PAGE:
De doctrina Christiana 1.35(39), in Philip Schaff (ed.), Nicene and Post Nicene Fathers: First Series , vol. 2 (New York: Christian Literature Co. 1886), 533, translation slightly altered; available online at the Christian Classics Ethereal Library , <http://www.ccel.org/ccel/schaff/npnf102.v.iv.xxxv.html>, 10/09/07.
 Luther, First Lectures on the Psalms [Dictata super Psalterium] I: Psalms 175 , in Hilton C. Oswald (ed.) Luther’s Works , vol. 10 (Saint Louis: Concordia, 1974), Preface to the Scholia, 7.
 From Works on the Psalms (Operationes in Psalmos), in Jaroslave Pelikan (ed.), Selected Psalms III , Luthers Works , vol. 14 (Saint Louis: Concordia, 1958), 306.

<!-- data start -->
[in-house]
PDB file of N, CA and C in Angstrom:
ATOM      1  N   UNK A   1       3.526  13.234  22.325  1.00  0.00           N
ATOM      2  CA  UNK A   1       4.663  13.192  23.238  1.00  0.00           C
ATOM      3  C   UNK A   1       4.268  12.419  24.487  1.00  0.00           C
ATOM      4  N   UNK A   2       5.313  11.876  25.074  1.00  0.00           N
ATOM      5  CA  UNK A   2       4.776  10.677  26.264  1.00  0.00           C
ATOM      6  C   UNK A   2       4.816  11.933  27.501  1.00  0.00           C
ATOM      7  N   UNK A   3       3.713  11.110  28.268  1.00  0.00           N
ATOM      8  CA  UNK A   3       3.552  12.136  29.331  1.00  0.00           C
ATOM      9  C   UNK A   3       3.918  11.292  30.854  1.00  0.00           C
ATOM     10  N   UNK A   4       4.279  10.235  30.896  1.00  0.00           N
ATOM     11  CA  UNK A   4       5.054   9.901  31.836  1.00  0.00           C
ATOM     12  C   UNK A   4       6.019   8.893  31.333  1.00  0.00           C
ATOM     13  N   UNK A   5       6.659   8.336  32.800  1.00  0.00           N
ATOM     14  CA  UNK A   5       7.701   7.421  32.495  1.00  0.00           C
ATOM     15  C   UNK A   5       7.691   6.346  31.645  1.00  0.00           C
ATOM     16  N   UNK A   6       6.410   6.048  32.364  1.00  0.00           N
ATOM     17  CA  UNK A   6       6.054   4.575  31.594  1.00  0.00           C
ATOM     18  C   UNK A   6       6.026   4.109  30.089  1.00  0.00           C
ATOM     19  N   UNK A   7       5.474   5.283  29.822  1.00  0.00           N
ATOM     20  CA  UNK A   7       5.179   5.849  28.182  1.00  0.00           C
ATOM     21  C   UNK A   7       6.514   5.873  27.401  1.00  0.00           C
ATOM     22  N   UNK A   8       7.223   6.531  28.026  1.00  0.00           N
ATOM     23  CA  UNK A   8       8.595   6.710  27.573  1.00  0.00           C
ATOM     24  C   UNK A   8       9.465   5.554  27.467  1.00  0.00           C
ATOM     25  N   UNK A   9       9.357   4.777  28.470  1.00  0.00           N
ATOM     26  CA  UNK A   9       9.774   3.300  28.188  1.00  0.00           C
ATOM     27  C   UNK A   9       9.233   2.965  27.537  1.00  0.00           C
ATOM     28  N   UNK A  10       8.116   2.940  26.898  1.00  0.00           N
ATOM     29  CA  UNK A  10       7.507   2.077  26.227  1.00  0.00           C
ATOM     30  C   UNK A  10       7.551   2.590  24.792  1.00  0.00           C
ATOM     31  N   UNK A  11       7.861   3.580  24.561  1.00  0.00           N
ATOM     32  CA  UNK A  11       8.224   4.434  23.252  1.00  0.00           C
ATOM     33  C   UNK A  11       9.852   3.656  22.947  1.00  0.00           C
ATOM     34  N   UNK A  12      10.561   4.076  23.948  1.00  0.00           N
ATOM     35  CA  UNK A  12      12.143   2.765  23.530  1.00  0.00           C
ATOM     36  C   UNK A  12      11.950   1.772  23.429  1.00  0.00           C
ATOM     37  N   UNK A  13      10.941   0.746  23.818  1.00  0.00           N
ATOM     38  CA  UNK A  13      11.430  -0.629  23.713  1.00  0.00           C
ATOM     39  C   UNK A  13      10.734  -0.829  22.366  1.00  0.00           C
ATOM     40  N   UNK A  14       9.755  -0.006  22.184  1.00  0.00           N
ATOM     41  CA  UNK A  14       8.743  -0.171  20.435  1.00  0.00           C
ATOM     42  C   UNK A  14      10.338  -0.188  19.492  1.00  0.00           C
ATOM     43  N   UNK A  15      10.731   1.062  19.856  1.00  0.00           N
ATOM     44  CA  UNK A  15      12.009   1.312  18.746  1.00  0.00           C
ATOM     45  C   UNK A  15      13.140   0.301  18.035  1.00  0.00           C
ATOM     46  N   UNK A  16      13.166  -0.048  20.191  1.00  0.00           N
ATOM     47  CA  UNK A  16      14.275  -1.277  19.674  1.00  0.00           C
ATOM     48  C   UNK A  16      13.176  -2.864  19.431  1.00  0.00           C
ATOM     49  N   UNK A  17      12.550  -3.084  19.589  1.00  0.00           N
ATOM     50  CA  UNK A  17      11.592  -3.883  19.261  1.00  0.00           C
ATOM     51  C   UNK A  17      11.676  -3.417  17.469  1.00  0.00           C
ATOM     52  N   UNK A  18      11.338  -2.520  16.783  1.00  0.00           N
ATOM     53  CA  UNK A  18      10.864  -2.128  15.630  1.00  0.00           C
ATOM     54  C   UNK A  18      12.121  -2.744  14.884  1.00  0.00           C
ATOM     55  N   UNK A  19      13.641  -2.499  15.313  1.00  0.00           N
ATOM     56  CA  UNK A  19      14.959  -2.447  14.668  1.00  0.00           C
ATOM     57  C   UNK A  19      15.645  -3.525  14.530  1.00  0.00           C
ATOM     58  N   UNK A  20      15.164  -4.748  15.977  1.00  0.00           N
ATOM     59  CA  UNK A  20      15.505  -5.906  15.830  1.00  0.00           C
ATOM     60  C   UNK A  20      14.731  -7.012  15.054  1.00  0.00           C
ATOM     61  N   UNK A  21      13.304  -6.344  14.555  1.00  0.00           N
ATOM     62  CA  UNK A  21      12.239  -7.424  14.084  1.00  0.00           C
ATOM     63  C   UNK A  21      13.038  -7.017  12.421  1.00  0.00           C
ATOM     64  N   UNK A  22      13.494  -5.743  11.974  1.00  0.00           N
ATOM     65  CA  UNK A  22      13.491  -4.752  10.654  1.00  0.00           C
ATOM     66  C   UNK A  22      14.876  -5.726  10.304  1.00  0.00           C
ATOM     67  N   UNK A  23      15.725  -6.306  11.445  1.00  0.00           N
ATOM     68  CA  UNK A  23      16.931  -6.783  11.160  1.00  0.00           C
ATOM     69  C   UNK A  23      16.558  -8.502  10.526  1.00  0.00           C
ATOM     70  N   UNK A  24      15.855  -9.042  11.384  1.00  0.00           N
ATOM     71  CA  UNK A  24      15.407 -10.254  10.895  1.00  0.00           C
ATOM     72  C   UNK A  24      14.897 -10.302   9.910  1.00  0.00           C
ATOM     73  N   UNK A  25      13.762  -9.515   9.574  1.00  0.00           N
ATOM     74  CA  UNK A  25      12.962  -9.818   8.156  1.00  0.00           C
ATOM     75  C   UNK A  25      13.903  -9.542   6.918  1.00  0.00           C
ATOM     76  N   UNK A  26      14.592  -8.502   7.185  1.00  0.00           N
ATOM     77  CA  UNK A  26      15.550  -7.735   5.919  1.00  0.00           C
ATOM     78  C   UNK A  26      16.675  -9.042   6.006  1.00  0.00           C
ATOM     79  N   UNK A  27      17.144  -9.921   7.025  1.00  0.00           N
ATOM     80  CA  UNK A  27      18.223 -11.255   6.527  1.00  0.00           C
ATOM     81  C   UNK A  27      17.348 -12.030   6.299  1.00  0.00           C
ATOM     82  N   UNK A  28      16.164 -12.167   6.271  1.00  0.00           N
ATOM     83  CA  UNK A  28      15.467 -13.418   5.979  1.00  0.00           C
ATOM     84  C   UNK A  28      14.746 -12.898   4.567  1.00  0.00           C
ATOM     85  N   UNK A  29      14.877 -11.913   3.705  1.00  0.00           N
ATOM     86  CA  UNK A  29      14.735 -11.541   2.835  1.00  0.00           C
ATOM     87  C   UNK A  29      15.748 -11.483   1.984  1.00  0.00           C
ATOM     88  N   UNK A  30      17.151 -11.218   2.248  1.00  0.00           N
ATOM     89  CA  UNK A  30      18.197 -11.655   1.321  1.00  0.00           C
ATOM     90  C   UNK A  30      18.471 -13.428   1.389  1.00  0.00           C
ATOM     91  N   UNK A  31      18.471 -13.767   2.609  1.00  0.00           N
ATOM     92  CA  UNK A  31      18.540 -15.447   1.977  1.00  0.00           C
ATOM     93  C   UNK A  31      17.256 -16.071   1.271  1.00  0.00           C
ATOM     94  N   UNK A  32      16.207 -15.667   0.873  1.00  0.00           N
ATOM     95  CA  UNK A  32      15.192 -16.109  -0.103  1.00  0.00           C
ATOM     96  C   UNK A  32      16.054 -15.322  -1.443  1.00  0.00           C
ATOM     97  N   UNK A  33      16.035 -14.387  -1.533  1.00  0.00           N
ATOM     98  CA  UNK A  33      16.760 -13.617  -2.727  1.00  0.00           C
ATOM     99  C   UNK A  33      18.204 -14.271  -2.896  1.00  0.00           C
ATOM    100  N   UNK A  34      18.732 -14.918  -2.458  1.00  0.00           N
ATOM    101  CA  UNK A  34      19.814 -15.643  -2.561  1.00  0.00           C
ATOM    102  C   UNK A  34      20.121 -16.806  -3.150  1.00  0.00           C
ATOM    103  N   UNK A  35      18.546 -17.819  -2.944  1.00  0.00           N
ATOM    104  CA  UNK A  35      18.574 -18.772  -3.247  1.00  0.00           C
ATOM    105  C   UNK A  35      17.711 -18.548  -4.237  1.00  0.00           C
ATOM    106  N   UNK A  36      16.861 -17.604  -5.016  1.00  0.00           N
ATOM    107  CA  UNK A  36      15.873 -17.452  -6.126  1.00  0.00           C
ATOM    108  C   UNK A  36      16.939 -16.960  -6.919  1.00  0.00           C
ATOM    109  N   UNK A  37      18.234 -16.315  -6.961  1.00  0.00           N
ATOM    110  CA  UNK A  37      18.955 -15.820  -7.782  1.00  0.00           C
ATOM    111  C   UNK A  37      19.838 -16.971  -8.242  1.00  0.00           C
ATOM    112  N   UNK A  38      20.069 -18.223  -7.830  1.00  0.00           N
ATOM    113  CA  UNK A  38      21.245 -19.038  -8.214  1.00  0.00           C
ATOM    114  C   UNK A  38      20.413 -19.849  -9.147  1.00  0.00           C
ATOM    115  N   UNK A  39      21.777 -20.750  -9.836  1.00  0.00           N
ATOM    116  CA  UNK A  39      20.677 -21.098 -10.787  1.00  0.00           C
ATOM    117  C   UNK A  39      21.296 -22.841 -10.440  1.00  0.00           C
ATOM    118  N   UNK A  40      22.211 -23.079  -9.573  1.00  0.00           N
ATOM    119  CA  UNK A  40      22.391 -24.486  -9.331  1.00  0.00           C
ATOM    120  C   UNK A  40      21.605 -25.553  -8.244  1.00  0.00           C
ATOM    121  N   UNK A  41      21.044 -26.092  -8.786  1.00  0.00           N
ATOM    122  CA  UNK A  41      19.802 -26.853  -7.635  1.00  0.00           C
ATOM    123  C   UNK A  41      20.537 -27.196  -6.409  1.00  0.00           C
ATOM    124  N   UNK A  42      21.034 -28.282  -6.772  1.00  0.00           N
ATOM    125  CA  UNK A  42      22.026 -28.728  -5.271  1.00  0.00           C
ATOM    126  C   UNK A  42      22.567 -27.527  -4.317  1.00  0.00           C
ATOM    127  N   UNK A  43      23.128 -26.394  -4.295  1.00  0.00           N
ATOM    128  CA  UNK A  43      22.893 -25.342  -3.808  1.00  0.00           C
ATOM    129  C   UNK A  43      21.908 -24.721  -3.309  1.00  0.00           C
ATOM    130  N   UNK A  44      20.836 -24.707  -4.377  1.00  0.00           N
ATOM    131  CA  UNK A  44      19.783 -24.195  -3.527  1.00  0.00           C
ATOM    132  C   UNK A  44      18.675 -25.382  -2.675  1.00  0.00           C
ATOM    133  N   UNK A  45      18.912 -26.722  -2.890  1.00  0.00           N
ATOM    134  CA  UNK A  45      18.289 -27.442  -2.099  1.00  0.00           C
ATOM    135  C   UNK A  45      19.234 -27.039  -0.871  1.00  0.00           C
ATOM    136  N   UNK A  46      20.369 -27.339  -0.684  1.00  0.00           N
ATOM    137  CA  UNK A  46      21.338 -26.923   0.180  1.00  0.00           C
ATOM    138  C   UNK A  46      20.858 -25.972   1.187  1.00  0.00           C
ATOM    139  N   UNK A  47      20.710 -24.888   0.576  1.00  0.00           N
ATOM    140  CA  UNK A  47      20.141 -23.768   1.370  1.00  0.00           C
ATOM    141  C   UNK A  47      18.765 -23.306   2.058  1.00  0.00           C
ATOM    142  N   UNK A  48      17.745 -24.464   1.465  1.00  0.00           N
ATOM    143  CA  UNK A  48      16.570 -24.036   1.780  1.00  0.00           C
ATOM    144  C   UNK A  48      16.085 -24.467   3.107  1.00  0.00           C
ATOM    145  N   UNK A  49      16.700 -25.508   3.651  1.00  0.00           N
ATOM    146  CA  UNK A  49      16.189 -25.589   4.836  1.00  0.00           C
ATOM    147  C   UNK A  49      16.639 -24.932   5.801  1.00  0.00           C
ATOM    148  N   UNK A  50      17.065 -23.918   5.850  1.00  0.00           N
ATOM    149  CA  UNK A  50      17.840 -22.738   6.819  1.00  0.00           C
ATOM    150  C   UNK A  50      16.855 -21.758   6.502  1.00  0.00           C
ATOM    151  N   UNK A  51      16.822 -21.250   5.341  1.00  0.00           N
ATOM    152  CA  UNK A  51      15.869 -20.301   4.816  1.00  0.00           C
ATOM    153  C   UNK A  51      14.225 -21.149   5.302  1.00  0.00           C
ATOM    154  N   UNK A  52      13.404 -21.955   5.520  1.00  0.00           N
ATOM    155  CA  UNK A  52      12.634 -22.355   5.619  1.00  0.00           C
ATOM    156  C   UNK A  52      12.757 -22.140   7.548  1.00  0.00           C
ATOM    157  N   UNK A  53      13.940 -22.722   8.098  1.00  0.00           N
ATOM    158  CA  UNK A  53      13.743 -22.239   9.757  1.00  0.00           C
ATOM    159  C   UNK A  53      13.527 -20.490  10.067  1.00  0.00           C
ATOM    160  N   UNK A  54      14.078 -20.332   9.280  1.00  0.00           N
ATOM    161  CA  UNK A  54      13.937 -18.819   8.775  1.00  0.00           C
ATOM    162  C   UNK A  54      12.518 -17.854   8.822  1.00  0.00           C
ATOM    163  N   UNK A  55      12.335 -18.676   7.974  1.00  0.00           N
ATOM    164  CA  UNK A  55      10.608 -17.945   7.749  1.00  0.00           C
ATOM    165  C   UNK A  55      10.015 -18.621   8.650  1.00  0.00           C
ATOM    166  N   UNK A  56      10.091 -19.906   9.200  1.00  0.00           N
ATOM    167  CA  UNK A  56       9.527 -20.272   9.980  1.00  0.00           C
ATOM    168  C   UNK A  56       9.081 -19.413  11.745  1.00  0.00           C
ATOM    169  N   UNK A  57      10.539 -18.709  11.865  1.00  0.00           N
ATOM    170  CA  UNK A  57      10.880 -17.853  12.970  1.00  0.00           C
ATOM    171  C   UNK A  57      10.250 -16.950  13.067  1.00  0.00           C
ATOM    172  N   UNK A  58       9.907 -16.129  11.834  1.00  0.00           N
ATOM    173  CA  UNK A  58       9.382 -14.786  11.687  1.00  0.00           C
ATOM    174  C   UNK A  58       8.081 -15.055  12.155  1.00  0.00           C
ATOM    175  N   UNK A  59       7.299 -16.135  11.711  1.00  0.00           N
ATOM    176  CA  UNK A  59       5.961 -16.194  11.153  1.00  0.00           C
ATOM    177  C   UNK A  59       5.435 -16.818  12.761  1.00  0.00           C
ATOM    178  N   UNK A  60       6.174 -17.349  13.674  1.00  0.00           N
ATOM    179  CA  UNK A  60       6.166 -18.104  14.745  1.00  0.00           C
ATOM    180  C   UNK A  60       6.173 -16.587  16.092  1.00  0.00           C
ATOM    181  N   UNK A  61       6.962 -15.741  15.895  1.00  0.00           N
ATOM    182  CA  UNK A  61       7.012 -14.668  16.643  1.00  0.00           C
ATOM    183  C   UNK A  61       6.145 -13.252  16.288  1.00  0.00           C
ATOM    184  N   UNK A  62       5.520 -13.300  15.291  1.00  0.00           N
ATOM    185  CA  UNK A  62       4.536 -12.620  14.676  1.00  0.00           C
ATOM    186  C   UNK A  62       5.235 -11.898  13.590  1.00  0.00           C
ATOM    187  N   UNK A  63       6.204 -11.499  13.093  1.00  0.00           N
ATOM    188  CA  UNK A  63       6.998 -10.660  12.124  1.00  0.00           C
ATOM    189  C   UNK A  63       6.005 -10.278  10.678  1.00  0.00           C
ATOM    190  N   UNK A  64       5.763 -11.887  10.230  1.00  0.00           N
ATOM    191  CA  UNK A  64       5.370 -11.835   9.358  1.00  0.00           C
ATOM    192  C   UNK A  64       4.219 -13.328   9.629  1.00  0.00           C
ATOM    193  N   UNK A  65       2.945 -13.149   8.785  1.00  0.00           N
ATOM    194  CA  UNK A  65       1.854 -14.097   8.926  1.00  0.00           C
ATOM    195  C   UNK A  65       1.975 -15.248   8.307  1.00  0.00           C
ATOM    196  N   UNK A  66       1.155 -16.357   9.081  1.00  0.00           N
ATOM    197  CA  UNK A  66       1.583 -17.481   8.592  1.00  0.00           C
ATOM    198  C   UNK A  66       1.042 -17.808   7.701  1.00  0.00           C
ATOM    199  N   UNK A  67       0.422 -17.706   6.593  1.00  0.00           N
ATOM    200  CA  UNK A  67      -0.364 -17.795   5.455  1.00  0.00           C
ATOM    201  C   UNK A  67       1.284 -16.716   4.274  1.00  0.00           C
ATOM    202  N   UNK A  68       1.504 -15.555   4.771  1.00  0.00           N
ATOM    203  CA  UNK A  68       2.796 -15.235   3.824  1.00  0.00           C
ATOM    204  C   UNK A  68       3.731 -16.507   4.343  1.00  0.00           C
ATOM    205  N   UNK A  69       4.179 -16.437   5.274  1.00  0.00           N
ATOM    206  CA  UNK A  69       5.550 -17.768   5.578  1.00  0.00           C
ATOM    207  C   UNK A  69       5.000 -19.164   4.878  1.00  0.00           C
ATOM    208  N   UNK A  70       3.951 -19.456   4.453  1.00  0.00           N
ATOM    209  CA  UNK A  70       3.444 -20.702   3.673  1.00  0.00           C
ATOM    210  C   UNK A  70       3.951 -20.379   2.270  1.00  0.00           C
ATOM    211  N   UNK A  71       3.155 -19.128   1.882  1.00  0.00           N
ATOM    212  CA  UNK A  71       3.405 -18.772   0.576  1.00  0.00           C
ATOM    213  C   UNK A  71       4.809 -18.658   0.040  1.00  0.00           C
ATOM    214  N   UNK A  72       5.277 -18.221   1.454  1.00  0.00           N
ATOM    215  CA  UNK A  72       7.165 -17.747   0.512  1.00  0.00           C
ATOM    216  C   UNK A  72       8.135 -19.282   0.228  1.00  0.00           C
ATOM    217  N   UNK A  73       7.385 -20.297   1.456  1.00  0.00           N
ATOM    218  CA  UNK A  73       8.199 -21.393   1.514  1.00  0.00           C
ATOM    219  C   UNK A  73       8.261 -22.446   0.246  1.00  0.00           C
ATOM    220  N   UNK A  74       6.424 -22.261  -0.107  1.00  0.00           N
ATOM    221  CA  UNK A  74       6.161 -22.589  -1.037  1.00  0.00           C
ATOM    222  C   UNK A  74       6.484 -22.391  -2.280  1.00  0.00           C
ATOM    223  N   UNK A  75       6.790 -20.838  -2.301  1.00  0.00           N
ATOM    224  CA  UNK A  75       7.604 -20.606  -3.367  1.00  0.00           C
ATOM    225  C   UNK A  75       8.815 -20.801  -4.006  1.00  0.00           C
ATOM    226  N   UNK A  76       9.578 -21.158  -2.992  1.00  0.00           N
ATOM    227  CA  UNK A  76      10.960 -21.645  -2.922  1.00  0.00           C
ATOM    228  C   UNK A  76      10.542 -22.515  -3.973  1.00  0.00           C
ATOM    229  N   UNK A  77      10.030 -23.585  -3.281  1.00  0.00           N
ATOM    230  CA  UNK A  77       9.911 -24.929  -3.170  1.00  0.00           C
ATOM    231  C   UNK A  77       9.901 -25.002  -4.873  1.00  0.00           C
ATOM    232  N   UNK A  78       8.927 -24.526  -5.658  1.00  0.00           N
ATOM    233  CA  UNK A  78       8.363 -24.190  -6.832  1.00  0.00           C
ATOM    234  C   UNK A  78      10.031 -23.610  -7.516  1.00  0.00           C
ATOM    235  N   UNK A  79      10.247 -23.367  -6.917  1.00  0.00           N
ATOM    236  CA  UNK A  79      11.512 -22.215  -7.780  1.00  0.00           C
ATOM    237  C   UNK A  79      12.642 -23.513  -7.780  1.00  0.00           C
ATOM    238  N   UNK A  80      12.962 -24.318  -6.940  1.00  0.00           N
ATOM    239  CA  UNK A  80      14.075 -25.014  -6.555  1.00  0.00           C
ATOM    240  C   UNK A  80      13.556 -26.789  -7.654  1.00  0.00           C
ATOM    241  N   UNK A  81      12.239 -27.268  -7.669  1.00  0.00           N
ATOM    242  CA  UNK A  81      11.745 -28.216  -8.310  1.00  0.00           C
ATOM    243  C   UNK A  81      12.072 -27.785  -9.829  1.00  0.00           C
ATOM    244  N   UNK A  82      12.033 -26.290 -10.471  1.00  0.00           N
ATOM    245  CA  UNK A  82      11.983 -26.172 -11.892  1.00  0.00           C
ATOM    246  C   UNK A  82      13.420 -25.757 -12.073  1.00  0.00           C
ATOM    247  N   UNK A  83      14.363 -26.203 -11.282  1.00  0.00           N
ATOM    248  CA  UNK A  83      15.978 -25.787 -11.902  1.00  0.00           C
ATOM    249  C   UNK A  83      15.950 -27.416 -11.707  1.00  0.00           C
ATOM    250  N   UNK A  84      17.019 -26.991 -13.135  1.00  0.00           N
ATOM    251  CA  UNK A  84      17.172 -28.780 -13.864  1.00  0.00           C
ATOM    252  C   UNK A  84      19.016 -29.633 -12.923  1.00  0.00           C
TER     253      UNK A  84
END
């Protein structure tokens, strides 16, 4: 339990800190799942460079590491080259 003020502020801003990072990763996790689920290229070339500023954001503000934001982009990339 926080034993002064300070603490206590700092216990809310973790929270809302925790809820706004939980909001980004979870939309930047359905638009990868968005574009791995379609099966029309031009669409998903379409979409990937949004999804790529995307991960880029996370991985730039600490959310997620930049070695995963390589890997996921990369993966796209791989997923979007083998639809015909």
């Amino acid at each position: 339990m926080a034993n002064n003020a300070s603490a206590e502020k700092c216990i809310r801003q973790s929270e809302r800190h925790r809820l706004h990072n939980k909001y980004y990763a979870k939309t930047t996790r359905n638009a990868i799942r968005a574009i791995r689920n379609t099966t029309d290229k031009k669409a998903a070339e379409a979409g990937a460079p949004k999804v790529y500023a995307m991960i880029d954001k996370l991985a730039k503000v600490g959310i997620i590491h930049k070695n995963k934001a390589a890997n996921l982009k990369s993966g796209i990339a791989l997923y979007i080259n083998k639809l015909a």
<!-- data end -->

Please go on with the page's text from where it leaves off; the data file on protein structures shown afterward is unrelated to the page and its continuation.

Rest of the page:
Commentators are divided on whether the three clauses of verse 1 are a progression or a simply parallelism. See, for example, Hans-Joachim Kraus, Psalms 159: A Commentary , tr. Hilton C. Oswald from the 5 th German edition, 1978 (Minneapolis: Augsburg, 1988), 115: ‘The climax is worth noting’; but compare Peter C. Craigie, Psalms 150 , Word Biblical Commentary 19 (Waco TX: Word, 1983), 60: it would be stretching the text beyond its natural meaning to see in these lines three distinct phases in the deterioration of a persons conduct and character. For a detailed discussion, see G.W. Anderson, ‘A note on Psalm 1:1,’ Vetus Testamentum 24.2 (April 1974), 231’3 — though his discussion does not actually touch on the progression of the verbs , simply demonstrates that there is no progression in the descriptions of the wicked .